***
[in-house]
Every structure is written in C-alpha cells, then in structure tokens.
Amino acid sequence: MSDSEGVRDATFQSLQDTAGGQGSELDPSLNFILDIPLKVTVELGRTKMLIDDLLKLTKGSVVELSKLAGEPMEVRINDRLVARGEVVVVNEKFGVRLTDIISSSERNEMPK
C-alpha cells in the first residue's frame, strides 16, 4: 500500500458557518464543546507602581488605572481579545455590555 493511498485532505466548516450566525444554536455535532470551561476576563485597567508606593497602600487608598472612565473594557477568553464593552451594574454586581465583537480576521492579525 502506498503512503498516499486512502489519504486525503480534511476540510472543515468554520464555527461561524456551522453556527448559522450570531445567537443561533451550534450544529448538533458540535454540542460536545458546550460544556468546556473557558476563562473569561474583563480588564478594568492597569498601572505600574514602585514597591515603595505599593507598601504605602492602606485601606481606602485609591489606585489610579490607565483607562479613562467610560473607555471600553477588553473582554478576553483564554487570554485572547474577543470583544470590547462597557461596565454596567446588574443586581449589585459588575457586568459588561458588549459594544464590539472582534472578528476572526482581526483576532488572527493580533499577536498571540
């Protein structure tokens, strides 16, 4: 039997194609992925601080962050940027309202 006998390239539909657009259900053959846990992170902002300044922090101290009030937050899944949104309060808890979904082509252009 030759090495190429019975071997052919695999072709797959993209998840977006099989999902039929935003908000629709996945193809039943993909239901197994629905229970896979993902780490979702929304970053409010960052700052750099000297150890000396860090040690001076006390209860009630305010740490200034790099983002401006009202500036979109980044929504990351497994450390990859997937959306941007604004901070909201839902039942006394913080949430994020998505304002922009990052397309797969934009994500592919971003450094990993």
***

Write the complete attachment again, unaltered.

[in-house]
Every structure is written in C-alpha cells, then in structure tokens.
Amino acid sequence: MSDSEGVRDATFQSLQDTAGGQGSELDPSLNFILDIPLKVTVELGRTKMLIDDLLKLTKGSVVELSKLAGEPMEVRINDRLVARGEVVVVNEKFGVRLTDIISSSERNEMPK
C-alpha cells in the first residue's frame, strides 16, 4: 500500500458557518464543546507602581488605572481579545455590555 493511498485532505466548516450566525444554536455535532470551561476576563485597567508606593497602600487608598472612565473594557477568553464593552451594574454586581465583537480576521492579525 502506498503512503498516499486512502489519504486525503480534511476540510472543515468554520464555527461561524456551522453556527448559522450570531445567537443561533451550534450544529448538533458540535454540542460536545458546550460544556468546556473557558476563562473569561474583563480588564478594568492597569498601572505600574514602585514597591515603595505599593507598601504605602492602606485601606481606602485609591489606585489610579490607565483607562479613562467610560473607555471600553477588553473582554478576553483564554487570554485572547474577543470583544470590547462597557461596565454596567446588574443586581449589585459588575457586568459588561458588549459594544464590539472582534472578528476572526482581526483576532488572527493580533499577536498571540
């Protein structure tokens, strides 16, 4: 039997194609992925601080962050940027309202 006998390239539909657009259900053959846990992170902002300044922090101290009030937050899944949104309060808890979904082509252009 030759090495190429019975071997052919695999072709797959993209998840977006099989999902039929935003908000629709996945193809039943993909239901197994629905229970896979993902780490979702929304970053409010960052700052750099000297150890000396860090040690001076006390209860009630305010740490200034790099983002401006009202500036979109980044929504990351497994450390990859997937959306941007604004901070909201839902039942006394913080949430994020998505304002922009990052397309797969934009994500592919971003450094990993």